The Internet of Things
Much of what the plans set out to achieve are linked to the now ubiquitous “internet of things” – where, for example, appliances and heating systems are connected to the internet in order to make them function more smartly.
Companies like Hive have already made great inroads into this type of technology, but the road that the government plans are heading down, will, potentially, go much further -blockchain technology looms and has already proved to be a game changer in the world of currency.
It has already been suggested that the peer to peer selling of energy and exporting it to the national grid may eventually be done using blockchain technology.
“The blockchain is an incorruptible digital ledger of economic transactions that can be programmed to record not just financial transactions but virtually everything of value.”
Don and Alex Tapscott, Blockchain Revolution (2016)
The upshot of the government’s plans for the revolution of the energy sector, is that technology will play an indelible role in making it more efficient, more flexible and ultimately more sustainable.
4 Case Studies on the Benefits of Solar Energy
Demand for solar energy is growing at a surprising rate. New figures from SolarPower Europe show that solar energy production has risen 50% since the summer of 2016.
However, many people are still skeptical of the benefits of solar energy.Does it actually make a significant reduction in our carbon footprint? Is it actually cost-effective for the company over the long-run?
A number of case studies have been conducted, which indicate solar energy can be enormously beneficial. Here are some of the most compelling studies on the subject.
1. Boulder Nissan
When you think of companies that leverage solar power, car dealerships probably aren’t the first ones that come to mind. However, Boulder Nissan is highly committed to promoting green energy. They worked with Independent Power Systems to setup a number of solar cells. Here were the results:
- Boulder Nissan has reduced coal generated electricity by 65%.
- They are on track to run on 100% renewable energy within the next 13 years.
- Boulder Nissan reduced CO2 emissions by 416,000 lbs. within the first year after installing their solar panels.
This is one of the most impressive solar energy case studies a small business has published in recent years. It shows that even small companies in rural communities can make a major difference by adapting solar energy.
2. Valley Electric Association
In 2015, the Valley Electric Association (VEA) created an 80-acre solar garden. Before retiring from the legislature, U.S. Senate Minority Leader Harry Reid praised the new project as a way to make the state more energy dependent and reduce our carbon footprint.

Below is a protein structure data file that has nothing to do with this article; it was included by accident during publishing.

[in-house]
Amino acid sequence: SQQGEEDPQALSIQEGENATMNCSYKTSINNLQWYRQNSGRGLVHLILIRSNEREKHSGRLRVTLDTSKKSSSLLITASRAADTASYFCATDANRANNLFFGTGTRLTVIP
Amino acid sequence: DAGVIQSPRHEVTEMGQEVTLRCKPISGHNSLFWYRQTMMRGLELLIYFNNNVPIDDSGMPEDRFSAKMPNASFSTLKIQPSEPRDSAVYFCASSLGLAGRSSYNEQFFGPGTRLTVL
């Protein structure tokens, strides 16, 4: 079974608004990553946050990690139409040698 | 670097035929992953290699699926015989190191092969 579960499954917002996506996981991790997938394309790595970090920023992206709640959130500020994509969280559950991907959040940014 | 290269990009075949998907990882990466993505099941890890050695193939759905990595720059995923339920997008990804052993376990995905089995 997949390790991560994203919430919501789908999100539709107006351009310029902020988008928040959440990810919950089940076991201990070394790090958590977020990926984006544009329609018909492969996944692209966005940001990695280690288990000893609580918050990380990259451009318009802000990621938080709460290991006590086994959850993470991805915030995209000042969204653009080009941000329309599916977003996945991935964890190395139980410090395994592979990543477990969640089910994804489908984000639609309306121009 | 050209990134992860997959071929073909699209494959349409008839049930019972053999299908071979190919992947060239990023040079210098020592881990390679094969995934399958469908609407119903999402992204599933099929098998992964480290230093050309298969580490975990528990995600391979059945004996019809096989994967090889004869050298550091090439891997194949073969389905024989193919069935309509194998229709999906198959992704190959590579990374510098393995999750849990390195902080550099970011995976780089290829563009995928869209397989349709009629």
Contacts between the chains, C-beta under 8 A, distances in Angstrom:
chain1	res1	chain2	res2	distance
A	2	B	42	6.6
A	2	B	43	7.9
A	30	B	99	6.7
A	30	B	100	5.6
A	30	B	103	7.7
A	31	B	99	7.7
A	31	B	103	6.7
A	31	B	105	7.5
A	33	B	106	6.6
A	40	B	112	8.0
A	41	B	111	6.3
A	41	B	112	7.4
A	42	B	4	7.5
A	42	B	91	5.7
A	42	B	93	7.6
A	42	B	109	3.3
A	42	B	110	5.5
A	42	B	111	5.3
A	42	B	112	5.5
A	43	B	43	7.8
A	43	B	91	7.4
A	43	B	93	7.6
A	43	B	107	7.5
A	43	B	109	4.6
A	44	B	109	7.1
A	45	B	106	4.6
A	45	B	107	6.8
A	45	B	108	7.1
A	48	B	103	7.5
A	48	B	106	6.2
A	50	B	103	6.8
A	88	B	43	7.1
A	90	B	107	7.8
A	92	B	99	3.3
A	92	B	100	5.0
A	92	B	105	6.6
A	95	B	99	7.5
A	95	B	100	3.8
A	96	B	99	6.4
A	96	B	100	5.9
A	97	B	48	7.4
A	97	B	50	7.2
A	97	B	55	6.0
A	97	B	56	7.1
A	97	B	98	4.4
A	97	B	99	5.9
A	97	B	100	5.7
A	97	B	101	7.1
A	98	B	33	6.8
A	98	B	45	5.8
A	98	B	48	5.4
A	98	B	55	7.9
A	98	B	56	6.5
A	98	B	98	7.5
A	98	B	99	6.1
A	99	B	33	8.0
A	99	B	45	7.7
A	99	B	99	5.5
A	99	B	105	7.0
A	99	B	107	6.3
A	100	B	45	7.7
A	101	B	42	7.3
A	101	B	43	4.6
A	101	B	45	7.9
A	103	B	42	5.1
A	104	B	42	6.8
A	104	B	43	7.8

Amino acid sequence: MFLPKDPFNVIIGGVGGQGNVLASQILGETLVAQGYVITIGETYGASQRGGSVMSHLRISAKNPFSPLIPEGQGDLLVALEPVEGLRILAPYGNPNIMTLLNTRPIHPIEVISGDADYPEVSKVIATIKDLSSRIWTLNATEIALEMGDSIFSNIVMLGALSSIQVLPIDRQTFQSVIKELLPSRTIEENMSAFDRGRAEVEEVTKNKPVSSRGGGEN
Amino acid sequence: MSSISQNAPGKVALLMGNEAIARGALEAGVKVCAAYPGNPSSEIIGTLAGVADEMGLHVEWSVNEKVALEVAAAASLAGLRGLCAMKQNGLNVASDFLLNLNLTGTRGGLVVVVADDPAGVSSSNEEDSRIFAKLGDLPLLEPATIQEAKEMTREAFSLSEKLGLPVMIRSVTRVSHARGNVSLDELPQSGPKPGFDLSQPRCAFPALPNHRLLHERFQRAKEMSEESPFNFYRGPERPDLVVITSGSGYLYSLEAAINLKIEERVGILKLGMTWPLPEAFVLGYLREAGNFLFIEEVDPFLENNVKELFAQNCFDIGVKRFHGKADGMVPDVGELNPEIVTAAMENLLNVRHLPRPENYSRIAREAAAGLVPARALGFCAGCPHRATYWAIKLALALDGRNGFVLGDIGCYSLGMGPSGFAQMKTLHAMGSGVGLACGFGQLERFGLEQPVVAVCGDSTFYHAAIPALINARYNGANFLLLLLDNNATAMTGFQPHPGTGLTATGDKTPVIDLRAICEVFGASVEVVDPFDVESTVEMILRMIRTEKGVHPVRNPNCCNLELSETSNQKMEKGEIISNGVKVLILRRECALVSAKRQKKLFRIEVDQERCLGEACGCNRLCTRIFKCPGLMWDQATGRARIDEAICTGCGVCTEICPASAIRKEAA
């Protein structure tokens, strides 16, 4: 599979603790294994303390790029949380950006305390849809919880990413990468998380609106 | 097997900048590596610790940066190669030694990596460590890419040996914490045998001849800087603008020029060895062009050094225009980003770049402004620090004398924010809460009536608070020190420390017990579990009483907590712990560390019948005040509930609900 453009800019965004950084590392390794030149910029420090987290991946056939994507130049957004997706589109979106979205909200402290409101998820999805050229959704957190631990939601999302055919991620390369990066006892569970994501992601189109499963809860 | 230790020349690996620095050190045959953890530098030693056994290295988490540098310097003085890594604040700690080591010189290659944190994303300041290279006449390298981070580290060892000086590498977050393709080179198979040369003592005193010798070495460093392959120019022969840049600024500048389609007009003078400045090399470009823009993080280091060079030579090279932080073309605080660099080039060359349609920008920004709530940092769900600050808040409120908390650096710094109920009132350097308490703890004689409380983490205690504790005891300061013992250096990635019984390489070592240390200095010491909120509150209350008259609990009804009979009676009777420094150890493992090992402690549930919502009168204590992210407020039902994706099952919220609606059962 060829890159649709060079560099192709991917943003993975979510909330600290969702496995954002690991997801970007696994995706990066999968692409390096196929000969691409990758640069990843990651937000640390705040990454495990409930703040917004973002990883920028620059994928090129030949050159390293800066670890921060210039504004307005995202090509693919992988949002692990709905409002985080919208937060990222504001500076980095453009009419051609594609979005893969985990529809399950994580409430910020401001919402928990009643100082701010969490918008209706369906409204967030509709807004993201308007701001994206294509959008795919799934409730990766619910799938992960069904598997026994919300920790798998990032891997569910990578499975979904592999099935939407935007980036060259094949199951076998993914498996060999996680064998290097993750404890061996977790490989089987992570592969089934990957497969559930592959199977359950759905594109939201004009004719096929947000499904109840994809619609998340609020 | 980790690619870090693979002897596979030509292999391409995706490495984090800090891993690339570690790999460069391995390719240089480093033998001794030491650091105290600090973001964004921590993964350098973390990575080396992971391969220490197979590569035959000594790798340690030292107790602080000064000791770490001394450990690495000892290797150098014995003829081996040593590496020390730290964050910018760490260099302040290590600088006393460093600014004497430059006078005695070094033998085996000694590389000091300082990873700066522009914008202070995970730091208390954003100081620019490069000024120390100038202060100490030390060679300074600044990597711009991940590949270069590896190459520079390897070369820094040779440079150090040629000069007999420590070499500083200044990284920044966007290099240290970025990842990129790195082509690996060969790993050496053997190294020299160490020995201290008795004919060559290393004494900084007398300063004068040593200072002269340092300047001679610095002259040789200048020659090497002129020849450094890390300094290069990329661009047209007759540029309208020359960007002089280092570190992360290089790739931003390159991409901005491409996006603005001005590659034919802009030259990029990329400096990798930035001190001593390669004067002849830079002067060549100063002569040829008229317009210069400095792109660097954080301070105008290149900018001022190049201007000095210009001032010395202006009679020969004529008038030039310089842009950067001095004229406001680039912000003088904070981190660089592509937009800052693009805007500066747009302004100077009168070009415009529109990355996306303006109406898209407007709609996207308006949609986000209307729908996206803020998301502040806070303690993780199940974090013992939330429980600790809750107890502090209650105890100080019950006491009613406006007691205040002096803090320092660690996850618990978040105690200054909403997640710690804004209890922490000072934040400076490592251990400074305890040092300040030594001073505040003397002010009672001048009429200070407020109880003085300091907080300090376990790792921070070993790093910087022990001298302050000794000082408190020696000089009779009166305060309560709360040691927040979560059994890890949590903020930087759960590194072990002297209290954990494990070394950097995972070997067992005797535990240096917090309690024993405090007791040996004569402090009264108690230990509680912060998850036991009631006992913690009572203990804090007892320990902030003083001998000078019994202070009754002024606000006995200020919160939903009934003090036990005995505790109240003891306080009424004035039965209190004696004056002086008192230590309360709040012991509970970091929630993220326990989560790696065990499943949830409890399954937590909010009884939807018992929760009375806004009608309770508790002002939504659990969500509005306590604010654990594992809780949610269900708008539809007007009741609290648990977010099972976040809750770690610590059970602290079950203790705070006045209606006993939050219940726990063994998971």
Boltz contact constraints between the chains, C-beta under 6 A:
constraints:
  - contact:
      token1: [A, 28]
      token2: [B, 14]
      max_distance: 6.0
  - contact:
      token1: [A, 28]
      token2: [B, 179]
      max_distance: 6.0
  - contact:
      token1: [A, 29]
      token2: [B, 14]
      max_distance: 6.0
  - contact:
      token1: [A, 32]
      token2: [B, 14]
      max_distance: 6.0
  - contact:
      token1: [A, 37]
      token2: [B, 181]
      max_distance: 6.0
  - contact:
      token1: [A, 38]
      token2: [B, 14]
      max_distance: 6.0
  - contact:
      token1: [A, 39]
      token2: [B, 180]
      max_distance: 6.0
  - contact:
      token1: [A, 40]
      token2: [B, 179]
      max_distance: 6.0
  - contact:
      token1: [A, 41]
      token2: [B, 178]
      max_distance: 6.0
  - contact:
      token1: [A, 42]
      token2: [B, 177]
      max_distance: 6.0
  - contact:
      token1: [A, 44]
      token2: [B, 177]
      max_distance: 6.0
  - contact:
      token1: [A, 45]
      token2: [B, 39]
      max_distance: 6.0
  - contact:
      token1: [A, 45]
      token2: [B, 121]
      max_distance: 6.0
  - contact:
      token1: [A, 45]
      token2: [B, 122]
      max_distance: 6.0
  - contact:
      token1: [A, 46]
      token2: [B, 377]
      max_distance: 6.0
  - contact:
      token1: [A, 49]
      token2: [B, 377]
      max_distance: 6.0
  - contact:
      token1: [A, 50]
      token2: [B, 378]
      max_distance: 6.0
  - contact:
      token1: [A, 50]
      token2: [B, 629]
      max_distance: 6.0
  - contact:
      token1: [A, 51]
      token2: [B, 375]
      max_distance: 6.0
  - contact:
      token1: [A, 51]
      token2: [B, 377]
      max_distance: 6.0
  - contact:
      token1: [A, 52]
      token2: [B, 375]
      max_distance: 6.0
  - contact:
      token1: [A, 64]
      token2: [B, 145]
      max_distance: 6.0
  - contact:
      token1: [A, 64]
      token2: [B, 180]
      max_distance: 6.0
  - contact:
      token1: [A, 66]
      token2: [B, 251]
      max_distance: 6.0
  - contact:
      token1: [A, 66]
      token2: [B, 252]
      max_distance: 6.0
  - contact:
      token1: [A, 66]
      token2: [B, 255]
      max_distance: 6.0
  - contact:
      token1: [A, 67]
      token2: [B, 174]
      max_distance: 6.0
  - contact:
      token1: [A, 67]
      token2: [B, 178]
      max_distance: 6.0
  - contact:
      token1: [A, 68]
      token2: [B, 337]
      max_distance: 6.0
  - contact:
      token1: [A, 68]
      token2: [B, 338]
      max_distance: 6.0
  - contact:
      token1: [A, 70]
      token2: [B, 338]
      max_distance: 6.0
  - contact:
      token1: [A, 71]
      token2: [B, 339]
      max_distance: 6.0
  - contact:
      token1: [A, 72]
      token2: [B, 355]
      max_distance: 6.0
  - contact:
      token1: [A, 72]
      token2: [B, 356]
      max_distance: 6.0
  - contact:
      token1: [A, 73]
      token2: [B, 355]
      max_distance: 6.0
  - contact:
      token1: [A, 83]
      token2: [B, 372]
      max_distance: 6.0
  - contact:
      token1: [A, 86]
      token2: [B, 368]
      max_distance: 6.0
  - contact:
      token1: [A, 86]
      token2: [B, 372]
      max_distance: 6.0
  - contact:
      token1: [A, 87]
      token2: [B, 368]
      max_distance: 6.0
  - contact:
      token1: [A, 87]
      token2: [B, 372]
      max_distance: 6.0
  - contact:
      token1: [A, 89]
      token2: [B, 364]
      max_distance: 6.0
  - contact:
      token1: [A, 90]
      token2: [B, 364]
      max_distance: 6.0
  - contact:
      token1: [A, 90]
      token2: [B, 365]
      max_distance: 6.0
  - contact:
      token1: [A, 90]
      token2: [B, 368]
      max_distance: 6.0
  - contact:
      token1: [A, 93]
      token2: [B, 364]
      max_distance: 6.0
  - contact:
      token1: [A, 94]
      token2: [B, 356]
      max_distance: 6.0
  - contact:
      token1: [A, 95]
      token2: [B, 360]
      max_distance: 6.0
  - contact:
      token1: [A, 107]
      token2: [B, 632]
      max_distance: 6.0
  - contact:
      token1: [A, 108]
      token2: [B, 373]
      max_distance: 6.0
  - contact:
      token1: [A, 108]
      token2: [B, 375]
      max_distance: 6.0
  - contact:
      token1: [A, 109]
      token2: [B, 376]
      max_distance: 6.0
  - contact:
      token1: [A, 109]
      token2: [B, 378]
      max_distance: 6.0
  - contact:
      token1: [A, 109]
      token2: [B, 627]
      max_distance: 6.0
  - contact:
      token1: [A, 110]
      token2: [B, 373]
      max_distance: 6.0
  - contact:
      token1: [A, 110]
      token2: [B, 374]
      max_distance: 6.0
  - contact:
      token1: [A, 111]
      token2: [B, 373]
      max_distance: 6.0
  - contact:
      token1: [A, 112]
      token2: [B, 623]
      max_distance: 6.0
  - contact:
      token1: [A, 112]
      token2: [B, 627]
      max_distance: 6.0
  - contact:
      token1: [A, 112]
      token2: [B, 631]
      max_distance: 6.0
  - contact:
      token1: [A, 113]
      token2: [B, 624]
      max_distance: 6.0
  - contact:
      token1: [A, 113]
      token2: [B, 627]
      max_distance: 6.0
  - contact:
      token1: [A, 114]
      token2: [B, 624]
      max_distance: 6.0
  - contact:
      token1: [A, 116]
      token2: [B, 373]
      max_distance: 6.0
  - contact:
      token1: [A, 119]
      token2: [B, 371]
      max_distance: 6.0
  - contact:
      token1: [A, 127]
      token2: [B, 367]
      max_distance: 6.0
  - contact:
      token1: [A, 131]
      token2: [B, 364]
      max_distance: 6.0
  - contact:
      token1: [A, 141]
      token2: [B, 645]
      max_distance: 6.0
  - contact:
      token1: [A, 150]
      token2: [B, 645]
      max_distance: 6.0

“This facility will provide its customers with the opportunity to purchase 100 percent of their electricity from clean energy produced in Nevada,” Reid told reporters with the Pahrump Valley Times. “That’s a step forward for the Silver State, but it also proves that utilities can work with customers to provide clean renewable energy that they demand.”
The solar energy that VEA produced was drastically higher than anyone would have predicted. SolarWorld estimates that the solar garden created 32,680,000 kwh every year, which was enough to power nearly 4,000 homes.
This was a major undertaking for a purple state, which may inspire their peers throughout the Midwest to develop solar gardens of their own. It will reduce dependency on the electric grid, which is a problem for many remote states in the central part of the country.
3. Las Vegas Casinos
A number of Las Vegas casinos have started investing in solar panels over the last couple of years. The Guardian reports that many of these casinos have cut costs considerably. Some of them are even selling the energy back to the grid.
“It’s no accident that we put the array on top of a conference center. This is good business for us,” Cindy Ortega, chief sustainability officer at MGM Resorts told Guardian reporters. “We are looking at leaving the power system, and one of the reasons for that is we can procure more renewable energy on the open market.”
There have been many benefits for casinos using solar energy. They are some of the most energy-intensive institutions in the world, so this has helped them become much more cost-effective. It also helps minimize disruptions to their customers learning online keno strategies in the event of any problems with the electric grid.
4. Boston College
Boston College has been committed to many green initiatives over the years. A group of researchers experimented with solar cells on different parts of the campus to see where they could produce the most electricity. They discovered that the best locationwas at St. Clement’sHall. The solar cells there dramatically. It would also reduce CO2 emissions by 521,702 lbs. a year and be enough to save 10,869 trees.
Boston College is exploring new ways to expand their usage of solar cells. They may be able to invest in more effective solar panels that can generate far more solar energy.